In addition, the legislation specifies how the vintage, region, variety, volume, designation, country of origin, alcohol content, allergens, name and address, lot number and number of standard drinks are specified.

You also need to comply with the regulations relating to labelling item position, language, brand name, bar codes, ‘best before’ date and carton labelling.

You need to be aware that:

vintage claims are optional but must be 85%

region (GI) claims are optional but must be 85%

variety claims are optional but must be 85%.

What about if you’re keen to export your wine and tap into some of those lucrative overseas markets?

Under the Australian Grape and Wine Authority Regulations, all wine shipments over 100 litres require export approval. The idea behind this is to protect the reputation of Australian wine by assisting wine producers to comply with international regulatory requirements, monitor compliance with Australian law, and investigate breaches when detected.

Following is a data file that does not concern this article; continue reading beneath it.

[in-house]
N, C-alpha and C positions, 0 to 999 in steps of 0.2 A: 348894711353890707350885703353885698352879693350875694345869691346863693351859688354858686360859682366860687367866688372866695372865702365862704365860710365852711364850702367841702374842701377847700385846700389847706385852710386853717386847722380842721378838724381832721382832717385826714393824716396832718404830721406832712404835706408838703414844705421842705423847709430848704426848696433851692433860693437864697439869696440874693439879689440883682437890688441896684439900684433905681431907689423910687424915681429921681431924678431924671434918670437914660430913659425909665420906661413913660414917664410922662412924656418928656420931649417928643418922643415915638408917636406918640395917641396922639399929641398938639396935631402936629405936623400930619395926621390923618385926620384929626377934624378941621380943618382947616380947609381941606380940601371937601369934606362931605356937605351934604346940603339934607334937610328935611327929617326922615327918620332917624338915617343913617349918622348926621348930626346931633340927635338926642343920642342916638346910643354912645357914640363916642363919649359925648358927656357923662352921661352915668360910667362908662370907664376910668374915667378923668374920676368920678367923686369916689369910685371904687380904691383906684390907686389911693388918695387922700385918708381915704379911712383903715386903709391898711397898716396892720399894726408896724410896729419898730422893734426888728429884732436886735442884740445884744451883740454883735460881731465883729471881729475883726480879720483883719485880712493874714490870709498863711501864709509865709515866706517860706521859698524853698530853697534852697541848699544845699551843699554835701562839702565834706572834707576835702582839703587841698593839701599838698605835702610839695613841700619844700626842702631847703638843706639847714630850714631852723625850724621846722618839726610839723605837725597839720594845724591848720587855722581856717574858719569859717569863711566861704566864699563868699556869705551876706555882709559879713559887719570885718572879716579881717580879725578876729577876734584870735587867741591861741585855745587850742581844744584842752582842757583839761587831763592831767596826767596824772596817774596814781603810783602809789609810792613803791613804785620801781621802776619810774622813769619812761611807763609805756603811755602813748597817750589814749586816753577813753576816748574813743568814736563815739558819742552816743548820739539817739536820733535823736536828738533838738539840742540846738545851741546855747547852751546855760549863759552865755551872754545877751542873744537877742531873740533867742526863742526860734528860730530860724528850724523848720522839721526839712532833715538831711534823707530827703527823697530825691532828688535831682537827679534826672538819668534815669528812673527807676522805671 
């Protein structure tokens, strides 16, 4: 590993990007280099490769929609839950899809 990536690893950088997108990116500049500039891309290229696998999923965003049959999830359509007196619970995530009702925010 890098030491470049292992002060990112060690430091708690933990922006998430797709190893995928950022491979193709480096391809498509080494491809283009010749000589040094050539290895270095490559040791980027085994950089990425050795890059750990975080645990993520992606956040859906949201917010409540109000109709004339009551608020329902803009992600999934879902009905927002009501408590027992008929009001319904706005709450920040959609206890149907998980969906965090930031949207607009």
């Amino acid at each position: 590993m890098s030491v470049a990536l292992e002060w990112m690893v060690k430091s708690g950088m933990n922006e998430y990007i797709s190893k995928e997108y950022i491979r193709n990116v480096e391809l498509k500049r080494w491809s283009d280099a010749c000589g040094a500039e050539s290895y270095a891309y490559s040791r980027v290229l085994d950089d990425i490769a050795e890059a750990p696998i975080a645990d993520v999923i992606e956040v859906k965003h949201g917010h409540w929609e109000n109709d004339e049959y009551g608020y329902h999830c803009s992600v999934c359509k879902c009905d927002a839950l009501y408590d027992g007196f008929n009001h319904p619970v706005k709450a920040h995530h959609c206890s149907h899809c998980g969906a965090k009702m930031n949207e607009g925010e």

You will need to go through the following approval process:

  1. Obtain a licence to export.
  2. Register the product.
  3. Issue an export permit for each consignment of wine leaving Australia that is in excess of 100 litres.

If you want to export your wine to the European Union, you will need to obtain a VI1 Certificate of Analysis after you’ve obtained an Export Permit. This can be obtained from any National Authority of Testing Authorities-accredited laboratory.

In addition, if you’re dealing with a bulk wine shipment, you need to ensure that you’re complying with loading and transportation specifications. Failure to do so may result in your licence for future bulk wine shipments being suspended.

It’s also worth noting that wine exports are subject to a levy (the Wine Export Charge), which is calculated as a percentage of the sales value.

Finally, you need to be aware that the requirements for wine labels differ for each country, and that some country authorities or importers require additional certification.

The good news is that once you’ve checked out those requirements, you are on your way to international success and can pour yourself a stiff drink to celebrate.